Generally, the main trait of this paper compared to most existing uncooperative inventory model is that the developed model includes the following aspects: (i) Nash equilibrium game and supplier-Stackelberg game; (ii) the results of decentralized decision and centralized decision without trade credit as comparison benchmarks; (iii) the retailer’s capital opportunity cost equal to its opportunity gain; (iv) trade credit period is a decision variable; (v) the demand and default risk both are exponential functions of trade credit period; (vi) lot-for-lot policy; and (vii) the production rate is finite but the replenishment is instantaneous. The major contribution of the paper is that we fully compare between the results of decentralized and centralized decision without trade credit, Nash equilibrium and a supplier-Stackelberg model with trade credit in detail, and obtain some interesting managerial insights and practical implications.

In this paper, we first derive the existence and uniqueness conditions of the optimal solutions for the retailer and the supplier under non-collaborative replenishment policies, i.e., Nash equilibrium game and supplier-Stackelberg game. Moreover, we develop a set of theorems and corollaries to determine the optimal solution and obtain some managerial insights. For instance, a higher value of \(a\), \(W\), \(A\) and a lower value of \(b\), \(C\), \(S_{s}\), \(h_{s}\), \(I_{s}\) cause a higher value of \(M^{{2\bar{*}}}\) and \(M^{{3\bar{*}}}\). Finally, we provide an example and sensitivity analysis to illustrate the proposed strategy. Sensitivity analysis reveals that the total profits of supply chain under the two games are better than the results under centralized decision when the optimal trade credit period isn’t too short, also suggests that the size of \(M^{j*}\), \(F^{j}\), \(D^{j}\), \(\Pi_{r}^{j}\), and \(\Pi_{s}^{j}\) (\(j = 2,3\)) have a strong relationship with a, \(W\), \(b\) and \(C\). In addition, we present other main managerial insights.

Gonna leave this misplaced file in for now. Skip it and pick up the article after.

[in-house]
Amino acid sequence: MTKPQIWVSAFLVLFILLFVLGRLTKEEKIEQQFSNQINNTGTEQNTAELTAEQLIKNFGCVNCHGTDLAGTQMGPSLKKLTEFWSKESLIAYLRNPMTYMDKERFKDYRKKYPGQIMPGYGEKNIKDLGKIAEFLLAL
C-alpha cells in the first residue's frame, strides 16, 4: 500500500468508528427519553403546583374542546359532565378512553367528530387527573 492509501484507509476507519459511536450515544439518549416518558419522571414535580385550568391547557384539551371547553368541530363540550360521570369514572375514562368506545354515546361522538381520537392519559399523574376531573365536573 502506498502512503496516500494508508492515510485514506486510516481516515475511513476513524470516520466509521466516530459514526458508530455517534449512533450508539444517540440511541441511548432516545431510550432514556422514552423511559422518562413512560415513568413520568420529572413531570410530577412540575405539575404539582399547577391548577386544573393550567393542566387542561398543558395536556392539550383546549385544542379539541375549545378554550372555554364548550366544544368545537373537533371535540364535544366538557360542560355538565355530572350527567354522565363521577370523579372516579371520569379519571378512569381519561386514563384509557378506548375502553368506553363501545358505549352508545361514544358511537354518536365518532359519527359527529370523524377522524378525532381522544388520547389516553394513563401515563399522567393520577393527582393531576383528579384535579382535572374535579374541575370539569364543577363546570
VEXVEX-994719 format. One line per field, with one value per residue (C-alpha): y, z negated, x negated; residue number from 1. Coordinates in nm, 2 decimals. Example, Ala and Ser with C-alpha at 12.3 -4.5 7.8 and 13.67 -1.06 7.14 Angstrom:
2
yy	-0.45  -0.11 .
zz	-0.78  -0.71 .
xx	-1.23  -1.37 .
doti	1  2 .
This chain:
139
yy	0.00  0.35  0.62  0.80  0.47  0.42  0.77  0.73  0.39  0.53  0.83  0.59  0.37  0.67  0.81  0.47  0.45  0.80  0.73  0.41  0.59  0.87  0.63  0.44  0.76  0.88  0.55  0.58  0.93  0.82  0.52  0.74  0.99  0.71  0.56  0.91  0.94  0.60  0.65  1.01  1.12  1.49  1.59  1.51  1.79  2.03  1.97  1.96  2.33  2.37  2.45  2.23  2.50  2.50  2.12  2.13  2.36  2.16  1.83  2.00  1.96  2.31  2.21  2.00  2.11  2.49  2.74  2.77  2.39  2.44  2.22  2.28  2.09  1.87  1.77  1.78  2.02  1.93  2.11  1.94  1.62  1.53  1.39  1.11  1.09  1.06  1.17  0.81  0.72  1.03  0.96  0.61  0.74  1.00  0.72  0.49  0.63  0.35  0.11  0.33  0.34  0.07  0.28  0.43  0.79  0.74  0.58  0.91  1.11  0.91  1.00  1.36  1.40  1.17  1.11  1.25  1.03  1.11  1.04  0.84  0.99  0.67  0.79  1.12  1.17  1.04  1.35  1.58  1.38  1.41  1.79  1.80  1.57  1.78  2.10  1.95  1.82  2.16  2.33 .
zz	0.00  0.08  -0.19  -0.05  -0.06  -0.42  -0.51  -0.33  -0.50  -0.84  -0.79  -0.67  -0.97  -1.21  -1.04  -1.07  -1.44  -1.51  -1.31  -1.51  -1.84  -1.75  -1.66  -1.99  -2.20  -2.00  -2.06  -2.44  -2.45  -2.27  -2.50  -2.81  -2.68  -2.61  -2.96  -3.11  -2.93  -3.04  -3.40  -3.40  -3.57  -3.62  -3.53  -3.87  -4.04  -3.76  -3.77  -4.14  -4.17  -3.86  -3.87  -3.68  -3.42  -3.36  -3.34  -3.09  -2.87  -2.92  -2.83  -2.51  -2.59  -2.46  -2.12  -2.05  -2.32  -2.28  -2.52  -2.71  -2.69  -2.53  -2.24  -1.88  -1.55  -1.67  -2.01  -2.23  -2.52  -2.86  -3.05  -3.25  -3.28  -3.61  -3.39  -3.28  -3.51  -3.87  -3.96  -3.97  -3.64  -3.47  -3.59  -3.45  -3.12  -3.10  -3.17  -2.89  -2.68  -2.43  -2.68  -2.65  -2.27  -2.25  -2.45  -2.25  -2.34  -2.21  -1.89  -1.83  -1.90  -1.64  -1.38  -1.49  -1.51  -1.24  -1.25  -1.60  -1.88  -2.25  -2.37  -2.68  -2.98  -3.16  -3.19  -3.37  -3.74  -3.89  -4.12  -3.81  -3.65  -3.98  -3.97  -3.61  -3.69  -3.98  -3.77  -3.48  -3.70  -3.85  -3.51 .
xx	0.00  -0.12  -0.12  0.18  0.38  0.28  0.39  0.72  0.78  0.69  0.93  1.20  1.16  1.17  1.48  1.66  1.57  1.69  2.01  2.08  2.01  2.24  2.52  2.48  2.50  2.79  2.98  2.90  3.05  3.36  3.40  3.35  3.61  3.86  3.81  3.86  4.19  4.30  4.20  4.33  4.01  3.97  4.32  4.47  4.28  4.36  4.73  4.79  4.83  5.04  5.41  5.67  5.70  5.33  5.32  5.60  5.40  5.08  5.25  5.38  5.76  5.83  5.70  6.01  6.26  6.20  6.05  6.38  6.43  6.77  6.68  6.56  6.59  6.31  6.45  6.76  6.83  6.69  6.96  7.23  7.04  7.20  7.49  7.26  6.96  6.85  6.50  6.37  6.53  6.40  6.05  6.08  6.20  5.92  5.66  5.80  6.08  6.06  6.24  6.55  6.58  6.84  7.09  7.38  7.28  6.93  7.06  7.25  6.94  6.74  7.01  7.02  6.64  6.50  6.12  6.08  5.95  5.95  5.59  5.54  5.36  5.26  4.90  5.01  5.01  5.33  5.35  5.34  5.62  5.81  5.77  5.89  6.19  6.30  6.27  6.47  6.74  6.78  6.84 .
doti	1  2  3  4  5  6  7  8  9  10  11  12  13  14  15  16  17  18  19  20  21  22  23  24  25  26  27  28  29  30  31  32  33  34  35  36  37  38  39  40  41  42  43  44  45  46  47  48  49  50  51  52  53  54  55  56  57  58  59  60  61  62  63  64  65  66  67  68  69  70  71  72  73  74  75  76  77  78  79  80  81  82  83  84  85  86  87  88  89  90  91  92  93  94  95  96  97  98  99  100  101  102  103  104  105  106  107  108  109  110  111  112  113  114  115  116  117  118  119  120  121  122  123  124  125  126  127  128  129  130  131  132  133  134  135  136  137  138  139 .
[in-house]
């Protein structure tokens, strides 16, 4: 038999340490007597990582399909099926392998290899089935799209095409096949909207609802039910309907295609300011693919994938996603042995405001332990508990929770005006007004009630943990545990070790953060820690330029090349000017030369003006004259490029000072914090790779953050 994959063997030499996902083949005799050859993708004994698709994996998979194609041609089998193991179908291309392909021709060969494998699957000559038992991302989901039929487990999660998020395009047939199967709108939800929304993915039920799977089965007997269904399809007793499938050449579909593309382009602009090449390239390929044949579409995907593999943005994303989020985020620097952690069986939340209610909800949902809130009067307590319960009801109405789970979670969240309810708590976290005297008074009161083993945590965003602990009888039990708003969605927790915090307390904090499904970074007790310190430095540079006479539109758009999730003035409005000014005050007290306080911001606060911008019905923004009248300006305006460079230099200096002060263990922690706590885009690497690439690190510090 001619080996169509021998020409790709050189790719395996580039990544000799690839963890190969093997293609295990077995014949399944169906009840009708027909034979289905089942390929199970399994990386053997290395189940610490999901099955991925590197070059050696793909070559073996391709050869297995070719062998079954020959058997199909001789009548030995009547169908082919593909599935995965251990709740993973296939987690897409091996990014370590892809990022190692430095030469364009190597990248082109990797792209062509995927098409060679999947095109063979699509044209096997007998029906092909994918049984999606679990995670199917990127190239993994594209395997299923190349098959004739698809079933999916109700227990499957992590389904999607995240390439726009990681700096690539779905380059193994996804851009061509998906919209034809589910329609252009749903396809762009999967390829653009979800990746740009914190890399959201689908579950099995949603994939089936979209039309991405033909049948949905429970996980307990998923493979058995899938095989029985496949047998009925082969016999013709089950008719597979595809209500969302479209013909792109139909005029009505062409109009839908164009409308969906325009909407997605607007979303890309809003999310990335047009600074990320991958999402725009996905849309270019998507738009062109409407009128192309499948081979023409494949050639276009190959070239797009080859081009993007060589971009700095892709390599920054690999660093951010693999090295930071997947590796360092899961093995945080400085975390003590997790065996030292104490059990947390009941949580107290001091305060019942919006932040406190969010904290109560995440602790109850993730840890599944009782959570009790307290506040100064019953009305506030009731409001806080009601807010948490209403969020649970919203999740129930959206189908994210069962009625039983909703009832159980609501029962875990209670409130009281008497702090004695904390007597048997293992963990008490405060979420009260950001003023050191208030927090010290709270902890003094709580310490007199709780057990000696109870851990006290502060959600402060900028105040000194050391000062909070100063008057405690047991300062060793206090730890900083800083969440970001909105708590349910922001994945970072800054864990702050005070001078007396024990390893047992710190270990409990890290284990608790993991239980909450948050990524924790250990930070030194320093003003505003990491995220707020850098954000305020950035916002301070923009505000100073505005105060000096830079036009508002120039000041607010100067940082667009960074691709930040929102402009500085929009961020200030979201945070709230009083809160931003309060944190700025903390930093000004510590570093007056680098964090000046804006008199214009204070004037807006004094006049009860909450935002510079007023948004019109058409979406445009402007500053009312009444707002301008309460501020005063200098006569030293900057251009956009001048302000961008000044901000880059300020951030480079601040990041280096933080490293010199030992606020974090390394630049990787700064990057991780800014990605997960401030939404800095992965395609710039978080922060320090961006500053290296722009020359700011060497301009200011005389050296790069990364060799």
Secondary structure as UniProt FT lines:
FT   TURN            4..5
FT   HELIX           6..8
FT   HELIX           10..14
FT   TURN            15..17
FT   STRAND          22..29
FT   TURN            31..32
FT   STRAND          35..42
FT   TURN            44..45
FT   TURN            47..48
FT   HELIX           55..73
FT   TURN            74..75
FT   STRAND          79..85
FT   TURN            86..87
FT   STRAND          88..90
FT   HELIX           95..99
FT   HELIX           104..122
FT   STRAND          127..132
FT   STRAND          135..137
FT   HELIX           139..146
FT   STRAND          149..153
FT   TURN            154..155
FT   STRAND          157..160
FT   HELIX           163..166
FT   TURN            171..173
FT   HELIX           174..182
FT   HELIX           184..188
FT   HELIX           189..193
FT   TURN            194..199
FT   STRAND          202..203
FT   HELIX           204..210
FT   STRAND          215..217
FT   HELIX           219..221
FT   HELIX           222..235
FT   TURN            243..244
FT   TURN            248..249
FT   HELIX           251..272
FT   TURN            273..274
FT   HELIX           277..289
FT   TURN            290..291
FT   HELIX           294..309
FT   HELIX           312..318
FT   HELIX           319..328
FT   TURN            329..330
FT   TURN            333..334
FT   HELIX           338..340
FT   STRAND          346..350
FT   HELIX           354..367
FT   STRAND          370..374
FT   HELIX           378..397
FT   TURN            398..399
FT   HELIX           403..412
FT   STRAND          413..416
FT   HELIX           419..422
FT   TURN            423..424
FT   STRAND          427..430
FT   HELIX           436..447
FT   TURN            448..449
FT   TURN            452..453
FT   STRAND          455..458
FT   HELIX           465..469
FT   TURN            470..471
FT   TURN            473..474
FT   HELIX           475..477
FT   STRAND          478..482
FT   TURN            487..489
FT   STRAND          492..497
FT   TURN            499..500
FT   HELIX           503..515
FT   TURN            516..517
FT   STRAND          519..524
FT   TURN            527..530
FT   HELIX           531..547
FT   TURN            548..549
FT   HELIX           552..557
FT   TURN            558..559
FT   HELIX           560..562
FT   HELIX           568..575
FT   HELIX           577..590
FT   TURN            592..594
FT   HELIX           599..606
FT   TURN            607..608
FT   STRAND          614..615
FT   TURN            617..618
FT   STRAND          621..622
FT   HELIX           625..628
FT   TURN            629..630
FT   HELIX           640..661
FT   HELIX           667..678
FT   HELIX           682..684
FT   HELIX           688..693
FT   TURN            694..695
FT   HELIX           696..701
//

The previous results have some practical implications. On the one hand, a supplier may offer a retailer trade credit to expand the demand under certain conditions, especially for the growth phase or launch phase of a product life cycle, even to avoid lasting price competition from competitors. We usually observe that sales volume increases with trade credit period, but production cost decreases with time during the two stages of product life cycle. On the other hand, trade credit is an important financing tool for retailers, especially, the small and micro or starting-up retailer having lack of capital. However, for trade credit of default risk from retailers, the supplier should carefully select good retailers. Moreover, the retailer should set up a fine credit record in the markets, or a long-term relationship with the supplier.